No password manager, by itself, suits everyone’s needs exactly. A benefit of a command line tool is that it is easily scripted to suit the needs of those who are almost, but not quite, perfectly happy with it.

The importance of strong, unique passwords is dismissed all too often. Judging by recent experience, it is being dismissed more and more often by people who think it does computer users no good because it encourages them to write passwords on pieces of paper and store them in unencrypted files where they can be harvested by others. Of course, this means that these people are Doing It Wrong, and not that using short, easily remembered (and cracked) passwords, and reusing them everywhere, is Doing It Right. The answer, of course, is not to give up on password security; it is to use a password manager. The fact some people prefer to think of themselves as incompetent to use password managers should not dissuade the rest of us from doing the right thing for our own security.

Five features of a good password manager should, in theory, be easy to satisfy. In practice, some password managers fall short — especially if they are commercial software or heavily integrated with a given graphical user interface framework.

One of the most well-regarded password manager options is Bruce Schneier’s Password Safe, distributed under the terms of the Artistic License. Unfortunately, it is only for MS Windows systems.

That problem has been solved by a number of work-alikes whose password database storage mechanisms are compatible with Password Safe’s, effectively offering several versions of the same program for several platforms, with several different interfaces for people who want the program’s interface to suit their specific needs more closely. Among these are Password Gorilla (GPL program written in Tcl/Tk), MyPasswordSafe (copyfree program using a BSD-like license, for KDE users), and my favorite, pwsafe.

The pwsafe program is a command line interface password manager that does pretty much everything I need from a password manager, including the five features of a good password manager:

  • peer reviewed, heavily tested, strong encryption for password storage
  • secure resource usage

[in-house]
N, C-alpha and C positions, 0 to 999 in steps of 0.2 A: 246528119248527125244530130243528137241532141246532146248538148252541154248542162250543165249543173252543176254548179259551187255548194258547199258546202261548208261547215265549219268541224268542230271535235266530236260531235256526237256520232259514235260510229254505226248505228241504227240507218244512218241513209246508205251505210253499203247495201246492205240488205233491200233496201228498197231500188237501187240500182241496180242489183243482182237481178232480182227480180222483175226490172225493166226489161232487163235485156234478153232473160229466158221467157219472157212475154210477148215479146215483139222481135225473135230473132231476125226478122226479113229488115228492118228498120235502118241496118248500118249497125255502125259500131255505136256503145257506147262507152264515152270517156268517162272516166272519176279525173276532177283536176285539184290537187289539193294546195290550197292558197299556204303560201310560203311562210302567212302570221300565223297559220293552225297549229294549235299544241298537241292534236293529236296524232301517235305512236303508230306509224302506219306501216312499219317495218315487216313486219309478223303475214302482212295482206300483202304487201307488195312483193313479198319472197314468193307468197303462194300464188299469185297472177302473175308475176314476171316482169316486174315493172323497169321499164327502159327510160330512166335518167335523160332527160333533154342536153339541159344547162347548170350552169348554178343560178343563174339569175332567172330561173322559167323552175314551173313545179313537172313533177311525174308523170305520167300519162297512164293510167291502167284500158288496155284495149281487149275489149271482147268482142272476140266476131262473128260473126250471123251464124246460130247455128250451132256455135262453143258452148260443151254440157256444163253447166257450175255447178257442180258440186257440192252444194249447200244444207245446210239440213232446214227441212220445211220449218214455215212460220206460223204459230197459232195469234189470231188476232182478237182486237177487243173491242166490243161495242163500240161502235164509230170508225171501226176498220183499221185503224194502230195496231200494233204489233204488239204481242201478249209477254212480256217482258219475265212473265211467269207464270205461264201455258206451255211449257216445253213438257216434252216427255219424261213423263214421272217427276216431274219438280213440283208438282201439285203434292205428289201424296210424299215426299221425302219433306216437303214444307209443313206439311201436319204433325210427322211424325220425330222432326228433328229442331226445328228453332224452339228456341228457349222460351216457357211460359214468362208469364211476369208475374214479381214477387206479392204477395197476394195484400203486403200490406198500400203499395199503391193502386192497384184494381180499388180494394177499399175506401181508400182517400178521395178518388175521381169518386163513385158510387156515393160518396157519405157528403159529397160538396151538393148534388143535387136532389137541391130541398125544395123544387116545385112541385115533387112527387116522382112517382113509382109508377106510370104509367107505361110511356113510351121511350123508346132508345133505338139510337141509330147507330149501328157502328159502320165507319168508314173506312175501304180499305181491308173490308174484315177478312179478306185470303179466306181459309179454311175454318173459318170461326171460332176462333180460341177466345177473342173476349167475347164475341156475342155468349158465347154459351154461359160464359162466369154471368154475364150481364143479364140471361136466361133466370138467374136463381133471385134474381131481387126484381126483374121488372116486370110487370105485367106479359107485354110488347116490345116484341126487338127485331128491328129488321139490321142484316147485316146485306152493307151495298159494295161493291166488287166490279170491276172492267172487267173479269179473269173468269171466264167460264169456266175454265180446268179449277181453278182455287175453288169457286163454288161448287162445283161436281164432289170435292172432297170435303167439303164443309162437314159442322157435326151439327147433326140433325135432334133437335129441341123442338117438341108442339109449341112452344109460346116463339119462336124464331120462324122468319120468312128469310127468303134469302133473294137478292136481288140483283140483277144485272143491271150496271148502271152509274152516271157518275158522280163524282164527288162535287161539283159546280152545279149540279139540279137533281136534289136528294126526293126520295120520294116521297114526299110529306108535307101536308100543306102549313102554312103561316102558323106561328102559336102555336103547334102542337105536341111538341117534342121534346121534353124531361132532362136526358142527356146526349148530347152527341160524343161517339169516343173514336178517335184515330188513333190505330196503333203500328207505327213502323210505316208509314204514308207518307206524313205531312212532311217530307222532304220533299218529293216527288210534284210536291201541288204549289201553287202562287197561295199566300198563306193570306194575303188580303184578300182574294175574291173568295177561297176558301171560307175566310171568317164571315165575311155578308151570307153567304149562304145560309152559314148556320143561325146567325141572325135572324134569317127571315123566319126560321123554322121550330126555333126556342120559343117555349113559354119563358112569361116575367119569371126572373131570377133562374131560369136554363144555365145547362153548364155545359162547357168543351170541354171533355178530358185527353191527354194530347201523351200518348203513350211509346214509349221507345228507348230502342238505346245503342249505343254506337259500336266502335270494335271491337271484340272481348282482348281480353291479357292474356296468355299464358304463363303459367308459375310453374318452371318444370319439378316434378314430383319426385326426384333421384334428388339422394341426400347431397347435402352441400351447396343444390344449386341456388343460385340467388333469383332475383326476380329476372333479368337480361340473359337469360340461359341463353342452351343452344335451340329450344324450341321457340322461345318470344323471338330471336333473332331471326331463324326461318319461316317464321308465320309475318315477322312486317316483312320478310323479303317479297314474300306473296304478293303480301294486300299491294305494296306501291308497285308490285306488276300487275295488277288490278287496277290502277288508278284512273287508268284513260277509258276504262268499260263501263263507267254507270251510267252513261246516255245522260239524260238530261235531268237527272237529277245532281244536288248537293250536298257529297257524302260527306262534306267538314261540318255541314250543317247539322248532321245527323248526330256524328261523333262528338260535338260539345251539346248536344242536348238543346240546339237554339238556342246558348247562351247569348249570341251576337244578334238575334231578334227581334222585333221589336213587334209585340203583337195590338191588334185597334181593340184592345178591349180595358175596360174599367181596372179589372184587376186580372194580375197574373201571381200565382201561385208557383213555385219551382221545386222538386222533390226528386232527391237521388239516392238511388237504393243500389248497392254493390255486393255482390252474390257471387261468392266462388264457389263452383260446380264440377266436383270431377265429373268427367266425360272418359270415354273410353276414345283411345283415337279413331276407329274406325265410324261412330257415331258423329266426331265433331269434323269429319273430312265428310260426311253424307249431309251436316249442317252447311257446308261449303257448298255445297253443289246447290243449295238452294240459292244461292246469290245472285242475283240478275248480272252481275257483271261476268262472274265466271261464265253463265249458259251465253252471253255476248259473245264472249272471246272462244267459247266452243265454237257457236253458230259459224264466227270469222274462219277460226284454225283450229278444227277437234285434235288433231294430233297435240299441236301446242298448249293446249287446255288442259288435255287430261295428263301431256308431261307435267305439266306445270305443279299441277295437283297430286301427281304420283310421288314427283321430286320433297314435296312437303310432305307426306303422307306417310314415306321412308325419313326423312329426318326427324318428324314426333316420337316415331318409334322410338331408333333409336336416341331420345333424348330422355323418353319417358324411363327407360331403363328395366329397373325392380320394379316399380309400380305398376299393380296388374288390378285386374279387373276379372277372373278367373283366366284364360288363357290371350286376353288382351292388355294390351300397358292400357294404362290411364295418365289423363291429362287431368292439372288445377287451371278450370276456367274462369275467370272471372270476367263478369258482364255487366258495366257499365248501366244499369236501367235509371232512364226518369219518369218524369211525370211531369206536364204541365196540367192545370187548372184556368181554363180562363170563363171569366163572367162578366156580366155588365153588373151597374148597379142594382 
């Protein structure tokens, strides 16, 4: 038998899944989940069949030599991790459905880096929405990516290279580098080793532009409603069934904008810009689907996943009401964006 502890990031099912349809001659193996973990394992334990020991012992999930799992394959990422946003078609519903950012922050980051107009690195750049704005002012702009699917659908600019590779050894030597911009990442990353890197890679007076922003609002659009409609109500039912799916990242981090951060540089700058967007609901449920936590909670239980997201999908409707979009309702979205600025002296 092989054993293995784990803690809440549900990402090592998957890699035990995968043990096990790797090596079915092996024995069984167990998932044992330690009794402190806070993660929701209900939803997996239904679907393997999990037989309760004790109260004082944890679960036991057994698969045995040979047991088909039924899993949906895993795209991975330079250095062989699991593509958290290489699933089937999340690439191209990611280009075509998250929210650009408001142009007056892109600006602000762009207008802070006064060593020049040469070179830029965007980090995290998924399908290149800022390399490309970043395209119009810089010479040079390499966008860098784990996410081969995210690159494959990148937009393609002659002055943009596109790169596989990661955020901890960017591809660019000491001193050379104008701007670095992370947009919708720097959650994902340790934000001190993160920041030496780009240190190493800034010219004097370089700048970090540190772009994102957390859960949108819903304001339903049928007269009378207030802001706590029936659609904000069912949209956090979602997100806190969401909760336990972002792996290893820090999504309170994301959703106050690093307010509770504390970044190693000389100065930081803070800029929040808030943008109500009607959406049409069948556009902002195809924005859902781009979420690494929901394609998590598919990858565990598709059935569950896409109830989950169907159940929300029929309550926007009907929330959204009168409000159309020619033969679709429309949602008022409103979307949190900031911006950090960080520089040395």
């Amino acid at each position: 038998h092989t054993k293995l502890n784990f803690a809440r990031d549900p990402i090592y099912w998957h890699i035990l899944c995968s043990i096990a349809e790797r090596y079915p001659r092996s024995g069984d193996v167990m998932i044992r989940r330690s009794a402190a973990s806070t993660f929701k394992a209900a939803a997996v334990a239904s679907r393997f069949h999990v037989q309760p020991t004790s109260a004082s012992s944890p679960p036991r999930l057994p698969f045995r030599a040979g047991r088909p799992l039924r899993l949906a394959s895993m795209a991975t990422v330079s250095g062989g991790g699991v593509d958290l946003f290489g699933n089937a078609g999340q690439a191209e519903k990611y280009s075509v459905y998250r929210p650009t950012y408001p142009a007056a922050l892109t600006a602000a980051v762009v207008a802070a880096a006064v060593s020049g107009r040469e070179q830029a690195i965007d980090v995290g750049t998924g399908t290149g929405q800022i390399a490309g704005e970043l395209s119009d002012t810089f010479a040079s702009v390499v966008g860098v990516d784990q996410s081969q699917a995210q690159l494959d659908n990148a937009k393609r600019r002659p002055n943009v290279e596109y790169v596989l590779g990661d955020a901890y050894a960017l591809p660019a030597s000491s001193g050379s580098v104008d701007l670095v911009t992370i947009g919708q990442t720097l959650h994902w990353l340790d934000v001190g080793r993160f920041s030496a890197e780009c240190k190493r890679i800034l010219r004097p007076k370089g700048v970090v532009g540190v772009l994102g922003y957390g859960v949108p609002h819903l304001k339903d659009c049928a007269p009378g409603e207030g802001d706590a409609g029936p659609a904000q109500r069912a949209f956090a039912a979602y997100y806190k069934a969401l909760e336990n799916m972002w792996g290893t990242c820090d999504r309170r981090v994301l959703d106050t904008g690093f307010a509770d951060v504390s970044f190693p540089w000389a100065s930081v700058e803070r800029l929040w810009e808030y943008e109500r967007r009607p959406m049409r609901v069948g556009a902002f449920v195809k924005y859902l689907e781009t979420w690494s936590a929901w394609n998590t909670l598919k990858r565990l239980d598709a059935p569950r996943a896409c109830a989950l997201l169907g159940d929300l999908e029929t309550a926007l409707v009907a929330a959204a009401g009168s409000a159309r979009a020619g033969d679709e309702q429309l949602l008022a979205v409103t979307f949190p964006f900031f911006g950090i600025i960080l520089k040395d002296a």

• self-contained functionality
  • relative ease of use
  • verifiable design (GPL software)

It is not quite perfect for my purposes, however. Its usability leaves out something that is quite important for my own workflow — X Window System keyboard shortcut integration — and its license choice is not perfectly ideal (I would prefer a copyfree license, such as the Open Works License, rather than pwsafe‘s copyleft license). I might eventually write a complete password manager toolset that suits my preferences more exactly, as I mentioned when I asked: What defaults should random password generators use?

Thanks to urging from Sterling Camden, the TechRepublic IT Consultant host, I finally ended up giving pwsafe a fair shake and have been using it since. It did not take me long to get around to writing an extremely simple wrapper script and using that to provide the X Window System keyboard shortcut integration I wanted from it. Now that I have that functionality in the software that I am currently using for password management, I do not feel much urgency to work on a password manager of my own. I expect pwsafe, with my pwprompt script providing better X integration, to be what I use for quite a while.

On any Unix-like system with the X Window System running on it and the Ruby interpreter installed, the following script (which I have named pwprompt) should work:

  #!/usr/bin/env ruby

if ARGV[0]

ARGV.shift && u = '' if ARGV[0].match(/-n/)


u = 'u'


print 'retrieve: '

passname = gets.chomp

system "clear"

exec "pwsafe -q#{u}p #{passname}"